Neoplastic lesions have been measured in turquoise killifish strains using several tumour-associated proteins, including Bcl-2, cytokeratin-8, carcinoembryonic antigen and mutated p53 (Di Cicco et al., 2011). In this study, the liver showed the highest rate of tumour incidence, and the short-lived GRZ strain showed an earlier onset of liver tumours compared to longer-lived strains. Additionally, the occurrence of these lesions increases as the fish aged (Di Cicco et al., 2011; Pompei et al., 2001), which is also observed in humans (de Magalhaes, 2013). Finally, liver cancer in killifish has a higher incidence in males than in females (Di Cicco et al., 2011), and this also replicates the pattern of liver cancer incidence in humans (Nordenstedt et al., 2010).
A range of factors could underlie liver cancer development in killifish, including chronic liver infection, metabolic perturbations (e.g. in carbohydrate metabolism) or genetic predisposition. It is of pivotal importance to compare cancer incidence in captive-bred and wild killifish populations to evaluate the relative contributions of environmental and genetic factors to this phenotype. Although liver cancer is not among the most common cancers in humans, it is one of the leading causes of cancer-related deaths worldwide (globocan.iarc.fr/Pages/fact_sheets_population.aspx). There are several mouse models of hepatocellular carcinoma, in which the condition can be induced chemically or genetically (Bakiri and Wagner, 2013). The distribution of the lesions and neoplasias in aged killifish, as gleaned from post-mortem analyses, largely differs from that in humans, mice and zebrafish (Di Cicco et al., 2011), indicating that mortality in killifish might be driven by cancer more than it is in other, longer-lived organisms. This, together with the fact that there are relatively few good models for these types of cancer in humans, highlight the potential to develop the turquoise killifish as a complementary model for liver cancer.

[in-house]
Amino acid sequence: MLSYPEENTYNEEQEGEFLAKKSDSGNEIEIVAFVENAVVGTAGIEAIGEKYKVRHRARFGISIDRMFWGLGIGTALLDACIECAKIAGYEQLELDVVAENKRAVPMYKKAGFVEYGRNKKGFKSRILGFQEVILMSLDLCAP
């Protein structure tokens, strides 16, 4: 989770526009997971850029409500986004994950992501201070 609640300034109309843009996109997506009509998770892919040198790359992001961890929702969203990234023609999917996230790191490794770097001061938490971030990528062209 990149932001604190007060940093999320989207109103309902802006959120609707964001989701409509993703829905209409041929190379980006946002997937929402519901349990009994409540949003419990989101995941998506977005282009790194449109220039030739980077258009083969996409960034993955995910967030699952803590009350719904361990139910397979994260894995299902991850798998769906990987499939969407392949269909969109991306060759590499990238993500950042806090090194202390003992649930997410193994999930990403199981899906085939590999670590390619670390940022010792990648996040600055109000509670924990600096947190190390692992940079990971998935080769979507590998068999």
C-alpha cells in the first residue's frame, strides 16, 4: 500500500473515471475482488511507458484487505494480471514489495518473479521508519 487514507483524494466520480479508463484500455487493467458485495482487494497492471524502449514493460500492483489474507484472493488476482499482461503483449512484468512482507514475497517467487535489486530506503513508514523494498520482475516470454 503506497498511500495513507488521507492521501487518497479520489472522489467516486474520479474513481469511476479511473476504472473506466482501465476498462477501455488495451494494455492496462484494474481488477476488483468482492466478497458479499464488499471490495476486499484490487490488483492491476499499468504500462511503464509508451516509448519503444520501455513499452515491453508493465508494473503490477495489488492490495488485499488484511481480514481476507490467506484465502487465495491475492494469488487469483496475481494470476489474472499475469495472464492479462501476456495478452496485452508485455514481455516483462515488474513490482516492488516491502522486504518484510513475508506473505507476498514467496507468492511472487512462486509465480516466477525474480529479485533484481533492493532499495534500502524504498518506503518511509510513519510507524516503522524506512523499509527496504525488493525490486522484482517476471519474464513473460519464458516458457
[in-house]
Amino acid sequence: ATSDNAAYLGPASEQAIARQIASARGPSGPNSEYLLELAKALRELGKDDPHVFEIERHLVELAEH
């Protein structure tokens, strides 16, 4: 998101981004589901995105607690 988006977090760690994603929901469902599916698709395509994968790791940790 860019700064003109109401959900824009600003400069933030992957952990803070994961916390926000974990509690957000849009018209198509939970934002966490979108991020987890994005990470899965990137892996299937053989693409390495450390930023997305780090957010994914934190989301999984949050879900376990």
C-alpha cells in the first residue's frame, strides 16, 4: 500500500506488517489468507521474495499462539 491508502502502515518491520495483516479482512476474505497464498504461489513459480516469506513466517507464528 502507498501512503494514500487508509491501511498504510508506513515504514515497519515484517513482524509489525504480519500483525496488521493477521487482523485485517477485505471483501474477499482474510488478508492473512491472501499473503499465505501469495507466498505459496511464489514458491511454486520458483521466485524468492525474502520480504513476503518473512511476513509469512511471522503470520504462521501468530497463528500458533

Age-dependent telomere attrition has been linked to organismal ageing in humans and in many other model organisms (Benetos et al., 2001; Harley et al., 1990; Lopez-Otin et al., 2013). Interestingly, killifish telomeres, which are over four times shorter than in mice (Zhu et al., 1998), are comparable in length to human telomeres (Hartmann et al., 2009). Although telomeres have been shown to shorten with age in a long-lived turquoise killifish strain, they did not shorten significantly in the short-lived GRZ strain, possibly owing to the very short lifespan of this strain (Hartmann et al., 2009). This suggests that telomere attrition might not contribute to rapid ageing of the short-lived GRZ strain. However, a telomerase mutant line of the turquoise killifish showed premature infertility, a dramatic decrease of red and white blood cell numbers, abnormalities in the epithelial cells of the intestine, including decreased polarity, and increased nuclear/cytoplasmic ratio (Harel et al., 2015). These results suggest that telomerase plays a key role in the maintenance of organismal homeostasis in the turquoise killifish, as in other organisms.